Senate

McConnell to vote against Jackson’s Supreme Court nomination

Minority Leader Mitch McConnell (R-Ky.) and Sen. John Thune (R-S.D.) arrive for a press conference after the weekly policy luncheon on Tuesday, March 22, 2022.
Greg Nash

Senate Minority Leader Mitch McConnell (R-Ky.) said on Thursday that he will oppose Judge Ketanji Brown Jackson’s Supreme Court nomination.

McConnell’s decision isn’t surprising — he voted against her last year for her appeals court spot and has signaled concerns through the week. But it underscores hardening GOP opposition to Jackson’s nomination and comes after McConnell held off in announcing how he would vote until after the hearing.

“After studying the nominee’s record and watching her performance this week, I cannot and will not support Judge Jackson for a lifetime appointment to the Supreme Court,” McConnell said from the Senate floor.

McConnell pointed to several reasons for his opposition, including her sentencing decisions, questions about her judicial philosophy and Jackson’s decision not to take a position on expanding the Supreme Court. He also warned that she would engage in “judicial activism.”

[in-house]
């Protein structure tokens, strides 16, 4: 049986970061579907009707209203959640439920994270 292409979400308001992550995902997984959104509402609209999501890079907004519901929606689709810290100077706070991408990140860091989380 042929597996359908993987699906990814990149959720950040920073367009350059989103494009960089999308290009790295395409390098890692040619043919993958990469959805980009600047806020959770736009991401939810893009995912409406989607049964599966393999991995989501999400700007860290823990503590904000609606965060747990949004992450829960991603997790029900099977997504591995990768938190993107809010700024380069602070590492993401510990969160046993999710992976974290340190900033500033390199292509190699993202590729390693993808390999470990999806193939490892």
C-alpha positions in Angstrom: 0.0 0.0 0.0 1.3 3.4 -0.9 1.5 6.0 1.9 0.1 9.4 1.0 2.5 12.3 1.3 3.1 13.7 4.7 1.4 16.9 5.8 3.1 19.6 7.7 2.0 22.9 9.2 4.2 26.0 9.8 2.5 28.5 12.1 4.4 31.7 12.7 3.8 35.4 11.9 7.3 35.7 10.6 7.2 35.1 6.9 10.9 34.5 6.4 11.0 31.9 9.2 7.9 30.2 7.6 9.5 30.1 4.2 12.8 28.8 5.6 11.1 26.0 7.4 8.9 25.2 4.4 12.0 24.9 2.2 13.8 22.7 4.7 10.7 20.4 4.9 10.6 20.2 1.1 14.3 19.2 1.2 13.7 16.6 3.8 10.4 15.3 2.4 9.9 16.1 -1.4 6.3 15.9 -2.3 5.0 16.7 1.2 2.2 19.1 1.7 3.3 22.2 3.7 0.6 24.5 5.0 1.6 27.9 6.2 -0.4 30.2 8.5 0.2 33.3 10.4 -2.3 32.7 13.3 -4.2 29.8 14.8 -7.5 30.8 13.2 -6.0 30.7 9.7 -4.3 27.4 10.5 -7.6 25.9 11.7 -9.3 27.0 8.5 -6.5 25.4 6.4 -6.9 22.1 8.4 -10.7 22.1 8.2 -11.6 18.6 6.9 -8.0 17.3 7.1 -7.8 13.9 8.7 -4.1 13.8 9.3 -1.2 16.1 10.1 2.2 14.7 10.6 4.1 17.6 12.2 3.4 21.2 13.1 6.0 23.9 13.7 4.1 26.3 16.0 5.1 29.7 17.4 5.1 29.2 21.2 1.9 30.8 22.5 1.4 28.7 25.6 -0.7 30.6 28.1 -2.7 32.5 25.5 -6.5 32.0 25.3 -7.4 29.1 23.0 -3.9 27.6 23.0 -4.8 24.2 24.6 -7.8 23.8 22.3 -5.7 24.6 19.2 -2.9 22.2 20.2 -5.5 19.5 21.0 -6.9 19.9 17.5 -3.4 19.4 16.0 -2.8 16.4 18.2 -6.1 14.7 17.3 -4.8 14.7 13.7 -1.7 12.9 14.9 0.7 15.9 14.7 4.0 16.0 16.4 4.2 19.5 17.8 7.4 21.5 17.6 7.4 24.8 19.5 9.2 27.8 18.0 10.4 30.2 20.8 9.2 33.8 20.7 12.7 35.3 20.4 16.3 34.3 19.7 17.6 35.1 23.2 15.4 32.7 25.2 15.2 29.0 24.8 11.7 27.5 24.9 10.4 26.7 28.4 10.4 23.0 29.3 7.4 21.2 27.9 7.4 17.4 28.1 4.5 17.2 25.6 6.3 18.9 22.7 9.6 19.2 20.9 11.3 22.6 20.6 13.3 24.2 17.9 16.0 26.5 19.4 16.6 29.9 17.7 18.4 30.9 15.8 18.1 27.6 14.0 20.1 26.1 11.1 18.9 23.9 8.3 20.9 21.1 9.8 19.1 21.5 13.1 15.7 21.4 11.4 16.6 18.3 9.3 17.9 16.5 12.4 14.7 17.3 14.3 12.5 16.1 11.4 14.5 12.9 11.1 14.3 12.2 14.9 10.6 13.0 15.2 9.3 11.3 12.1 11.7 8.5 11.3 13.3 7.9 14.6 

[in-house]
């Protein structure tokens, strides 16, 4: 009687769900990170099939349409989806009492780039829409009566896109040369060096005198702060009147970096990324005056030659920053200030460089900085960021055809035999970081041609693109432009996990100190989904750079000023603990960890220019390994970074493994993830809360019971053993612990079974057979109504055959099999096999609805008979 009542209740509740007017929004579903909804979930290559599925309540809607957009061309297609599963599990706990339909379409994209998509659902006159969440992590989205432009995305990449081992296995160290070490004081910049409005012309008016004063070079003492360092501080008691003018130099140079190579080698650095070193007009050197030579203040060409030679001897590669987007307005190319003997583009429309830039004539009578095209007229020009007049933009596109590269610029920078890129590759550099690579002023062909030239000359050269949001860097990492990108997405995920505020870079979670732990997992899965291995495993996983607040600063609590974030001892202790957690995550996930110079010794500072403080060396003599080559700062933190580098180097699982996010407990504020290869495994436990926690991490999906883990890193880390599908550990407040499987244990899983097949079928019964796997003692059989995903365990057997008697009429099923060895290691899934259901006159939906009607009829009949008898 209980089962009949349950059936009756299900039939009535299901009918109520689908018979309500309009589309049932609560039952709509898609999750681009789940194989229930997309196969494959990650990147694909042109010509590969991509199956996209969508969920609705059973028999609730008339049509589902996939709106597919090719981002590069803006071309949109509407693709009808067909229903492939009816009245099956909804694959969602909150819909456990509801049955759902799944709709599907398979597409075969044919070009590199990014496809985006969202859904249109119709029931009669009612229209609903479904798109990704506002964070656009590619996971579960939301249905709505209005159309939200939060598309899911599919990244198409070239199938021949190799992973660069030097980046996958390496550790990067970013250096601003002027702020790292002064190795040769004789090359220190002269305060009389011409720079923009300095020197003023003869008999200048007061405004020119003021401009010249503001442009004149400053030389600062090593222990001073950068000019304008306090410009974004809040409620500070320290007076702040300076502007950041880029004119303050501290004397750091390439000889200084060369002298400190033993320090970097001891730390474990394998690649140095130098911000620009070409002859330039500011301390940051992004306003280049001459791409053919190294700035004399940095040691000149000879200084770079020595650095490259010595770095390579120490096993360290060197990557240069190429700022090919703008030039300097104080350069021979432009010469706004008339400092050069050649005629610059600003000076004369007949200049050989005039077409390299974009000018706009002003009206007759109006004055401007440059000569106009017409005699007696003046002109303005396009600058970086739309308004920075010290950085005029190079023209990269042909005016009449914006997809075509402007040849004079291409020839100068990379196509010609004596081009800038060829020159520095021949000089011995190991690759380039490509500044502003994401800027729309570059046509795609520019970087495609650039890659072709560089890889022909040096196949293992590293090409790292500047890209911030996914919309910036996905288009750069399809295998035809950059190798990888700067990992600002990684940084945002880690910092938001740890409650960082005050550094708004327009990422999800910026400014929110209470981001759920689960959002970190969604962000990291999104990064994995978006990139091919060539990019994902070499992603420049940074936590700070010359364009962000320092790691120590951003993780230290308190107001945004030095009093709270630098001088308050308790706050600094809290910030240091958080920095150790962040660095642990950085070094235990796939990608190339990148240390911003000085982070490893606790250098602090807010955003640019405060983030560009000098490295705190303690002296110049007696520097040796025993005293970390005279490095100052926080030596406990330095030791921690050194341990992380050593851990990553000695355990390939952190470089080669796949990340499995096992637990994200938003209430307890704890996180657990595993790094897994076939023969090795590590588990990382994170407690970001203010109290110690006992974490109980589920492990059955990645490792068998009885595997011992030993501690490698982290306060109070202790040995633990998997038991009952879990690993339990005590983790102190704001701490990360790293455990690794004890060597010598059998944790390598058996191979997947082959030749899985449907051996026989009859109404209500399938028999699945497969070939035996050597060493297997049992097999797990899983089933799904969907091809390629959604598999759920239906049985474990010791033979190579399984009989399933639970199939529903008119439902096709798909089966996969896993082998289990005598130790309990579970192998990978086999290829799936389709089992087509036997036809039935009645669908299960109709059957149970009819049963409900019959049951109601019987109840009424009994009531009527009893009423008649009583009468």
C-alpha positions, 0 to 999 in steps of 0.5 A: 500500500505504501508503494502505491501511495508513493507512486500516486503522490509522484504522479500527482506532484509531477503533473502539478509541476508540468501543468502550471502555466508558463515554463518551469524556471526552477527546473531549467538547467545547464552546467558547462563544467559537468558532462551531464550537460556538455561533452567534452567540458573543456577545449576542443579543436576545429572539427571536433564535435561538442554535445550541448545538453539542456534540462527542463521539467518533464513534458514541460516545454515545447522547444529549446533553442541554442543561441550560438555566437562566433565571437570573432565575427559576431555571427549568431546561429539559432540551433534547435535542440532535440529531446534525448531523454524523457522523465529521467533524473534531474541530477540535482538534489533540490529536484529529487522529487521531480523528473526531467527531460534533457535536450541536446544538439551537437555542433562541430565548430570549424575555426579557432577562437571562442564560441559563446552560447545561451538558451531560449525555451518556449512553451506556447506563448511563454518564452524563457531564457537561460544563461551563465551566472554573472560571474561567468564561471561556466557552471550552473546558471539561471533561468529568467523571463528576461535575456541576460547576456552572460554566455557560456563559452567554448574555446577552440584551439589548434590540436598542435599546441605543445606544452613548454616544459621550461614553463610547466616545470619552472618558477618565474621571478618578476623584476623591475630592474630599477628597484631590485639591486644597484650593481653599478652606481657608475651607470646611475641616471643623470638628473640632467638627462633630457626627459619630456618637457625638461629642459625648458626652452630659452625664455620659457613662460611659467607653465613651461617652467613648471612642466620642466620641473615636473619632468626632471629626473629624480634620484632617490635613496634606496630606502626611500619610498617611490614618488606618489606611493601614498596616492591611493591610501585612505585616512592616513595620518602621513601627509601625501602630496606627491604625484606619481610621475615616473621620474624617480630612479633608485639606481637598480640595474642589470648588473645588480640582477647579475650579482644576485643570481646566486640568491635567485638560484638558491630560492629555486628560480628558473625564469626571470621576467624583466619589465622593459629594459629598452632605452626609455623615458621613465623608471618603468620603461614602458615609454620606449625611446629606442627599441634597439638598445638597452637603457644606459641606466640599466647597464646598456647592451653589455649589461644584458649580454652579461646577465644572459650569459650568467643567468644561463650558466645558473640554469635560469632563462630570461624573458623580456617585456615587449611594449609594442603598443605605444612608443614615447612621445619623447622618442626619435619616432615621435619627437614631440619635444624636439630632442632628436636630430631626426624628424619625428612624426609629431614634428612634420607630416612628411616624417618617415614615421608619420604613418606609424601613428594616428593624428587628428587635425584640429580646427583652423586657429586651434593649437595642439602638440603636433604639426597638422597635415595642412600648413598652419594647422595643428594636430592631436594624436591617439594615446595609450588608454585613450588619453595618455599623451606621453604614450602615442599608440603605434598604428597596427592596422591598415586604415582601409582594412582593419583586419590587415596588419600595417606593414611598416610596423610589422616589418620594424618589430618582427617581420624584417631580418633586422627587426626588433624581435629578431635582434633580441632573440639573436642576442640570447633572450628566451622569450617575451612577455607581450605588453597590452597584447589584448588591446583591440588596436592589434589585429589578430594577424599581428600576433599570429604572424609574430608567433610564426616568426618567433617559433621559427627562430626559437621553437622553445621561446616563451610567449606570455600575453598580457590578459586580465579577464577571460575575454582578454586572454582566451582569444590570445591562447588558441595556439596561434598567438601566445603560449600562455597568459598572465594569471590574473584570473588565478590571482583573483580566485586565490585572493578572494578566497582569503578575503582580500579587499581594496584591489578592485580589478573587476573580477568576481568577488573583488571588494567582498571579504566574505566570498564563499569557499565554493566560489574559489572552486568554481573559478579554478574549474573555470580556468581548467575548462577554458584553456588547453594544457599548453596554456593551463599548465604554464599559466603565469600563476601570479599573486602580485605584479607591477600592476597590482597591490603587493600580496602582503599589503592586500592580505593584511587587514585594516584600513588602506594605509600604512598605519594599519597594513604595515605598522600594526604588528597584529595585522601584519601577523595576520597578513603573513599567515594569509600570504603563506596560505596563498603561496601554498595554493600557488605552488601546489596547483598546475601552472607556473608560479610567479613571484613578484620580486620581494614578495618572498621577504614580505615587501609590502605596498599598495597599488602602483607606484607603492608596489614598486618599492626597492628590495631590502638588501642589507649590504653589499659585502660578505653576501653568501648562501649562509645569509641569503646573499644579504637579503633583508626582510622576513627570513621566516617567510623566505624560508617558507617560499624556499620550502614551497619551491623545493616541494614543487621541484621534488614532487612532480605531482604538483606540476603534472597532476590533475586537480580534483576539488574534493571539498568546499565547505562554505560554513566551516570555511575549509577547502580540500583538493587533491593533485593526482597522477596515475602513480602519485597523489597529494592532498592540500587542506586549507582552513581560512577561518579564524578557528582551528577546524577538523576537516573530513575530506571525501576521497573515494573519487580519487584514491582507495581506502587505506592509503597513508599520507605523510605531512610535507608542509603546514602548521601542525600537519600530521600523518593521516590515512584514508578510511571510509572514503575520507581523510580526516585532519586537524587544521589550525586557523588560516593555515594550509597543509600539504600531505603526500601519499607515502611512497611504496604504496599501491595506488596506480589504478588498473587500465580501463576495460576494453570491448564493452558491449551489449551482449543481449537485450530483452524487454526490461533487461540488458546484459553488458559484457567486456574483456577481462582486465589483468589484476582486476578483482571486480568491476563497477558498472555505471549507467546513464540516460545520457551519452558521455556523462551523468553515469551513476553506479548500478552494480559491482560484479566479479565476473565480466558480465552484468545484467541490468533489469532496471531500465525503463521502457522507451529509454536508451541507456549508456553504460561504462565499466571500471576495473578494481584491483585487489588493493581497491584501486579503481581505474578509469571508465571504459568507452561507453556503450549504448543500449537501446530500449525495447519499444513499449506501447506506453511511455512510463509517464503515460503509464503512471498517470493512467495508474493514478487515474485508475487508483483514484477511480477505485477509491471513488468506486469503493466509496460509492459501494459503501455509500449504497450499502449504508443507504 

“It’s a recipe for courts to wander into policy making and prevent healthy Democratic compromise. This is the misunderstanding of the separation of powers that I’ve spent my entire career fighting against. … I will vote against this nominee,” McConnell added.

Democrats are pushing forward with Jackson’s nomination after wrapping up her Judiciary Committee hearing this week.

The committee is expected to vote on her nomination on April 4 and want her confirmed before leaving for a two-week break. Democrats can confirm Jackson without any GOP votes as long as all 50 Democratic senators are united, and Vice President Harris can break a tie.

Sen. Dick Durbin (D-Ill.), the chairman of the Judiciary Committee, said that he was “disappointed but not surprised” by McConnell’s opposition.

Durbin pushed back on McConnell’s concern about expanding the Supreme Court, noting that the idea doesn’t have the votes needed to pass the Senate. He also pointed back to Republicans refusing to take up Merrick Garland’s 2016 Supreme Court nomination, saying that makes McConnell the only senator “who has had a direct impact on the composition of the United States Supreme Court in modern memory.”

“I want to make sure she’s on the court, that we will have bipartisan support … I hope and I’m still hoping that several Republicans will step up and support her nomination. I’m disappointed by Senator McConnell’s position but I’m not surprised,” Durbin added.

— Updated at 7:45 p.m.

Tags Black Americans Black female Supreme Court nominee Dick Durbin Joe Biden Ketanji Brown Jackson Merrick Garland Mitch McConnell Supreme Court nominee

The Hill has removed its comment section, as there are many other forums for readers to participate in the conversation. We invite you to join the discussion on Facebook and Twitter.

See all Hill.TV See all Video

Most Popular

Load more

Video

See all Video